It was 1951 and it was my job to bring my mother Rose a rose, always red. This time I got fancy and bought a yellow rose, actually two of them. My gift was met with disdain, actually a sound that sounded something like “Blech.”
My Father’s yearly Valentine ritual consisted of an expensive gift and an equally expensive dinner at a well-known seafood house in Manhattan. Pop’s gift exceeded even my memories of past gifts as Rose was given a five carat diamond ring that blinded all the customers at nearby tables. It wasn’t on her finger more than two minutes when she announced that one day it would be mine if I was a good girl. The fact that I was, and always had been, a pain in the rear end to this woman meant the ring and it’s sparkle began to fade right before my eyes.
The menus were delivered by the same old man that always served us and I pretended to peruse the shellfish section. Sam and Rose always ordered salmon with a baked potato and a salad with Russian dressing. I knew weeks earlier, when my mouth began to water at the very thought of this evening, that a gigantic lobster, the largest one in the tank, would soon be mine.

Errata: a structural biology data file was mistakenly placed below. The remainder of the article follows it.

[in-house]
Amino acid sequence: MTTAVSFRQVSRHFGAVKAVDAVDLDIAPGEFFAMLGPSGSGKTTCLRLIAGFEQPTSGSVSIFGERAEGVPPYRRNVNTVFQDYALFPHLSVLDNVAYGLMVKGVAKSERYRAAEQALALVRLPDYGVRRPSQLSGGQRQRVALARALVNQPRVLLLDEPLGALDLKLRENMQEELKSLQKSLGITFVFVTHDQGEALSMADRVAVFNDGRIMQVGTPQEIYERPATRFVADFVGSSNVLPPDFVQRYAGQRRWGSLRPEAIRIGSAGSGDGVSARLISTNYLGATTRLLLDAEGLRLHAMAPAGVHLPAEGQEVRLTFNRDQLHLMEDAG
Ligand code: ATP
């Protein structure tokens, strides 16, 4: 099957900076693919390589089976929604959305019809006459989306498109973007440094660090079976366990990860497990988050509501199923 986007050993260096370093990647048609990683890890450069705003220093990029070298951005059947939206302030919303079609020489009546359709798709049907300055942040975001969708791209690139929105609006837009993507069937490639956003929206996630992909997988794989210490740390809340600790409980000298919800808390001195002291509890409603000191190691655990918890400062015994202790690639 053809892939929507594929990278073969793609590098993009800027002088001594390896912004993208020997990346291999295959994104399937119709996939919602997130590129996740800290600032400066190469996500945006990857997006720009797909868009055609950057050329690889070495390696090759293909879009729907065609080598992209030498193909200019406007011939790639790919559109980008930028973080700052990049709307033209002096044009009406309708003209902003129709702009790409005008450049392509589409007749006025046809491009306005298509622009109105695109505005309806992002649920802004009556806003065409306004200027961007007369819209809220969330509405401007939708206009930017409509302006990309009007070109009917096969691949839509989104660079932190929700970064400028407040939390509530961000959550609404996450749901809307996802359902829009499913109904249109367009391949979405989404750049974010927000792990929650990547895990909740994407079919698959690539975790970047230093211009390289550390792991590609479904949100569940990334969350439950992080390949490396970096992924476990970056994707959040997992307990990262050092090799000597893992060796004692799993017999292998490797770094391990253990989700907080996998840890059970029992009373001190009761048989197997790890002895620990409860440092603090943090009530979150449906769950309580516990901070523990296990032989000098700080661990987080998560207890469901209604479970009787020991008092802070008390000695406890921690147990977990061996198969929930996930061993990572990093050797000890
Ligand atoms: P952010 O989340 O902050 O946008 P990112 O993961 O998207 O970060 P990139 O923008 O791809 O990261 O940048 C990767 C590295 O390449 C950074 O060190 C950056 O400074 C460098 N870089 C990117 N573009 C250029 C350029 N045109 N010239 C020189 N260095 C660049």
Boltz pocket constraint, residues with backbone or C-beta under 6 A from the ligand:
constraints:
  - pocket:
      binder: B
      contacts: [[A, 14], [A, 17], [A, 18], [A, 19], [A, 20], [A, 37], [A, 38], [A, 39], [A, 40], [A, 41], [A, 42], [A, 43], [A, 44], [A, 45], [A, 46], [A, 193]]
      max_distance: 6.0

Rose was semi-kosher, and by that I mean when it suited her. Today she was kosher and my lobster was seen as an atrocity. There was a huge discussion about shellfish (but no mention of her visits to the Chinese restaurant and the possible pork she might have had there).
I left it up to Pop and the waiter who seemed to want anything Rose did not want. She was outnumbered and the lobster was delivered to my waiting mouth.
Nothing could ruin this gastronomic feast for me even though Rose said kisses from me to her would not happen for a month and the lobster did look like a gigantic bug. Yes, it was another Valentine’s Day for Rose, Sam and Bunny – never to be forgotten – it’s as vivid in my memory as if it happened last week. I never got that five carat honker.